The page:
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  1. Melissa S. Baucus, William I. Norton, David A. Baucus & Sherrie E. Human (2008). Fostering Creativity and Innovation Without Encouraging Unethical Behavior. Journal of Business Ethics 81 (1):97 - 115.
    Many prescriptions offered in the literature for enhancing creativity and innovation in organizations raise ethical concerns, yet creativity researchers rarely discuss ethics. We identify four categories of behavior proffered as a means for fostering creativity that raise serious ethical issues: (1) breaking rules and standard operating procedures; (2) challenging authority and avoiding tradition; (3) creating conflict, competition and stress; and (4) taking risks. We discuss each category, briefly identifying research supporting these prescriptions for fostering creativity and then we delve (...)
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  2. Julie A. B. Cagle & Melissa S. Baucus (2006). Case Studies of Ethics Scandals: Effects on Ethical Perceptions of Finance Students. [REVIEW] Journal of Business Ethics 64 (3):213 - 229.
    Ethics instructors often use cases to help students understand ethics within a corporate context, but we need to know more about the impact a case-based pedagogy has on students’ ability to make ethical decisions. We used a pre- and post-test methodology to assess the effect of using cases to teach ethics in a finance course. We also wanted to determine whether recent corporate ethics scandals might have impacted students’ perceptions of the importance and prevalence of ethics in business, so we (...)
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  3. Melissa S. Baucus & Caryn L. Beck-Dudley (2005). Designing Ethical Organizations: Avoiding the Long-Term Negative Effects of Rewards and Punishments. [REVIEW] Journal of Business Ethics 56 (4):355 - 370.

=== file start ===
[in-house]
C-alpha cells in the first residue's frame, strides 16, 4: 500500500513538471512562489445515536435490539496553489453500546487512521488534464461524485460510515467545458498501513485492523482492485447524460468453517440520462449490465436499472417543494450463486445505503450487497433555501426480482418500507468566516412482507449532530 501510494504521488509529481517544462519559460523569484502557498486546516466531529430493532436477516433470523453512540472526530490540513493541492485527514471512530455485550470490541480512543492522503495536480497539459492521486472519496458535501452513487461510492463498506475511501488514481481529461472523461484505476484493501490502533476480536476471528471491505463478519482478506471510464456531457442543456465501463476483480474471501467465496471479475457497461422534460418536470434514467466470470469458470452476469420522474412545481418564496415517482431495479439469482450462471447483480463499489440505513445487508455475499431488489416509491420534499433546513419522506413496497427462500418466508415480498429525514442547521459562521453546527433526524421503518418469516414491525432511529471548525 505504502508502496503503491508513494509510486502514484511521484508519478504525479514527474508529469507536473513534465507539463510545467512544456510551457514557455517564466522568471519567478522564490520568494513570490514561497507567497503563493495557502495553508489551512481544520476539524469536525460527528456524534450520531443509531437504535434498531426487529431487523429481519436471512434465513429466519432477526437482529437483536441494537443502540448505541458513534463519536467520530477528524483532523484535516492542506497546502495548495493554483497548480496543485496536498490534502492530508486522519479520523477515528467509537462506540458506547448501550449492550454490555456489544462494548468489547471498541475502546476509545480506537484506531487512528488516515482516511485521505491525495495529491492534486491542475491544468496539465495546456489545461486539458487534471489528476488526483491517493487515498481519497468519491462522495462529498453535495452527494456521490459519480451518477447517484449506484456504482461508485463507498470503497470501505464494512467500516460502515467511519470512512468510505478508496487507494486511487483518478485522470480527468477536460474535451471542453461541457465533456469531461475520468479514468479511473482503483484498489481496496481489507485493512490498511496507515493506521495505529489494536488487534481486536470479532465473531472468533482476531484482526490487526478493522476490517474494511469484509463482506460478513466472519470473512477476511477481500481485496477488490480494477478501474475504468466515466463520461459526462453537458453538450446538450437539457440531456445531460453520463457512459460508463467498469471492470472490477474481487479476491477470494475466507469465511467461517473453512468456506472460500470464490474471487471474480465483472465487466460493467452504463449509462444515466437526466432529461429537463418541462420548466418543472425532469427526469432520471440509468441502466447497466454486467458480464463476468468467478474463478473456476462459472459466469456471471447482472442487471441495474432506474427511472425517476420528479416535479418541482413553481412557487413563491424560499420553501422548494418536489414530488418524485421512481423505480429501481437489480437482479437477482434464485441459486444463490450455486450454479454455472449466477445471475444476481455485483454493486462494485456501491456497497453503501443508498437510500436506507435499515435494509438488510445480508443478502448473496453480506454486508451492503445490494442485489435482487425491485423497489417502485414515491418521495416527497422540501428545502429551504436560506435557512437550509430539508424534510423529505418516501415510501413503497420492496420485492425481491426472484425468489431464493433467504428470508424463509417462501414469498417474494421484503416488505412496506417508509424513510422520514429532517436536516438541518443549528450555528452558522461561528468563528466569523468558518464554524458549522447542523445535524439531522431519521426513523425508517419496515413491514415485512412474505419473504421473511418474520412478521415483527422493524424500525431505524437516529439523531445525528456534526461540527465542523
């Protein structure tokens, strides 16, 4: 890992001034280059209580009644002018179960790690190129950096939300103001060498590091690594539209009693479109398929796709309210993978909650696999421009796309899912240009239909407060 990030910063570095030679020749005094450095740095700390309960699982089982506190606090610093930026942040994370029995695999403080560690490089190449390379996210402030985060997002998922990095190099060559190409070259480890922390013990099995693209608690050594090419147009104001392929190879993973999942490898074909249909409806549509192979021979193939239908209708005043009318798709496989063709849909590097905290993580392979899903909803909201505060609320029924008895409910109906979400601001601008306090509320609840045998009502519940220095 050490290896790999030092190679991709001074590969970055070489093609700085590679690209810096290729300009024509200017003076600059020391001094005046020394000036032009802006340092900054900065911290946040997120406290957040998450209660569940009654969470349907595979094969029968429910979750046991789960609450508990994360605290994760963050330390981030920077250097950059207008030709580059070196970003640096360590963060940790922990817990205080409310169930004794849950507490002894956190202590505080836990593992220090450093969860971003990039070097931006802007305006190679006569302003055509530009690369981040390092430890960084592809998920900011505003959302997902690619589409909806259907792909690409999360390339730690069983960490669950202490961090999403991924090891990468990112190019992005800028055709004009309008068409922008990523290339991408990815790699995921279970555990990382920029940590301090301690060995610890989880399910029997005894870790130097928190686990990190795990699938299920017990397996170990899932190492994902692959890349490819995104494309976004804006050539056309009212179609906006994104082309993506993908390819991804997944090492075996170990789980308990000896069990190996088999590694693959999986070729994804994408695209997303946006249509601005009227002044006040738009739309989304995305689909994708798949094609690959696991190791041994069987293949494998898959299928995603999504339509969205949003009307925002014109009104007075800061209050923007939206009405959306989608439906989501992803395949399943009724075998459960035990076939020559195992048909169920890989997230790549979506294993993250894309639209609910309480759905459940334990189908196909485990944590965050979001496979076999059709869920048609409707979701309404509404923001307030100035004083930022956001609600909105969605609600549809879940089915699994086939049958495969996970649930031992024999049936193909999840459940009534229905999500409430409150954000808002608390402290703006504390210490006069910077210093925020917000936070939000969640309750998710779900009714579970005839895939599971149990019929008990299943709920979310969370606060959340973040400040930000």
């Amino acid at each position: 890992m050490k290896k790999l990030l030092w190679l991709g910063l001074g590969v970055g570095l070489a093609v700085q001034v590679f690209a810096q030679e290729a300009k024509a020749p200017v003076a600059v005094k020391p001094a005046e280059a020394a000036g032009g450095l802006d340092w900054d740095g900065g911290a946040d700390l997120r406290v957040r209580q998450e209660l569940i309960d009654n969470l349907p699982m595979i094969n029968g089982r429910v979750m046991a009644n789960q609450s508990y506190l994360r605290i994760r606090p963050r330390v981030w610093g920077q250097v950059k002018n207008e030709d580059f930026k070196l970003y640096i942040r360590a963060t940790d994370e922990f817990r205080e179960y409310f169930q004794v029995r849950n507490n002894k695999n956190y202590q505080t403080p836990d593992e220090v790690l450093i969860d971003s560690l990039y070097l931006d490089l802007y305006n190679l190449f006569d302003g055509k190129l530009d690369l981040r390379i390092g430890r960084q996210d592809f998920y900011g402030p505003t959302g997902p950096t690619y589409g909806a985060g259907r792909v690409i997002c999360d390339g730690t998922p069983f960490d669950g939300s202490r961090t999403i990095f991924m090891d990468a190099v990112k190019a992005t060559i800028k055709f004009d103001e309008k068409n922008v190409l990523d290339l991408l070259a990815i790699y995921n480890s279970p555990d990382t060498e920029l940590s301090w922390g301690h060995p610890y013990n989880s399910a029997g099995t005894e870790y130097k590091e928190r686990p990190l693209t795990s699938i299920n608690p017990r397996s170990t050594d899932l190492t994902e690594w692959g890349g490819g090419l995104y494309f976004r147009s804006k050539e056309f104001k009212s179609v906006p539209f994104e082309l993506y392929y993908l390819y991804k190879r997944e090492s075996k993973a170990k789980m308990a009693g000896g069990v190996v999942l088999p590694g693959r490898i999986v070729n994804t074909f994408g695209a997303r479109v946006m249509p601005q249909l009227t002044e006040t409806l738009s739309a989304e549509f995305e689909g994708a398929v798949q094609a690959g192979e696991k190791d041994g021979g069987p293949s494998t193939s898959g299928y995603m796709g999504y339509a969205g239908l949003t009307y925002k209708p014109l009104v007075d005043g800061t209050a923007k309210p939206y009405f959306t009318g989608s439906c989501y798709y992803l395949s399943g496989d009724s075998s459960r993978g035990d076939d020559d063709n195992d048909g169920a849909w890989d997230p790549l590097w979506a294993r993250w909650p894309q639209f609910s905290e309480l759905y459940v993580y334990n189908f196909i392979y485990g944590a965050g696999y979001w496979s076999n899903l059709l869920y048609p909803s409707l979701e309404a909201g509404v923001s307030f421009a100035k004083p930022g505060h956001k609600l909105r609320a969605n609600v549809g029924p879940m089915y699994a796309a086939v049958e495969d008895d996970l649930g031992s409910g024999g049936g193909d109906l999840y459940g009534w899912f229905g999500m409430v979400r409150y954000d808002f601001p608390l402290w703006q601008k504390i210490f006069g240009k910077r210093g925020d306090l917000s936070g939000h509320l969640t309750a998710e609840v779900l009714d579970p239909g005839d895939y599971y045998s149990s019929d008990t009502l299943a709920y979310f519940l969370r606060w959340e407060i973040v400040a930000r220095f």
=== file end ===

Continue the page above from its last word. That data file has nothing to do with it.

Ethics researchers advise managers of organizations to link rewards and punishments to ethical and unethical behavior, respectively. We build on prior research maintaining that organizations operate at Kohlbergs stages of moral reasoning, and explain how the over-reliance on rewards and punishments encourages employees to operate at Kohlbergs lowest stages of moral reasoning. We advocate designing organizations as ethical communities and relying on different assumptions about employees in order to foster ethical reasoning at higher levels. Characteristics associated with ethical communities are (...)
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  4. Terry Morehead Dworkin & Melissa S. Baucus (1998). Internal Vs. External Whistleblowers: A Comparison of Whistleblowering Processes. [REVIEW] Journal of Business Ethics 17 (12):1281 - 1298.
    We conduct quantitative and qualitative analysis of 33 cases of internal and external whistleblowers wrongfully fired for reporting wrongdoing. Our results show external whistleblowers have less tenure with the organization, greater evidence of wrongdoing, and they tend to be more effective in changing organizational practices. External whistleblowers also experience more extensive retaliation than internal whistleblowers, and patterns of retaliation by management against the whistleblower vary depending on whether the whistleblower reports internally or externally. We discuss implications for organizations and whistleblowers, (...)
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  5. TerryMorehead Dworkin & Melissa S. Baucus (1998). Internal Vs. External Whistleblowers: A Comparison of Whistleblowering Processes. [REVIEW] Journal of Business Ethics 17 (12):1281-1298.
    We conduct quantitative and qualitative analysis of 33 cases of internal and external whistleblowers wrongfully fired for reporting wrongdoing. Our results show external whistleblowers have less tenure with the organization, greater evidence of wrongdoing, and they tend to be more effective in changing organizational practices. External whistleblowers also experience more extensive retaliation than internal whistleblowers, and patterns of retaliation by management against the whistleblower vary depending on whether the whistleblower reports internally or externally. We discuss implications for organizations and whistleblowers, (...)
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  6. Melissa S. Baucus (1995). Commentary Halo-Adjusted Residuals-Prolonging the Life of a Terminally Ill Measure of Corporate Social Performance. Business and Society 34 (2):227-235.
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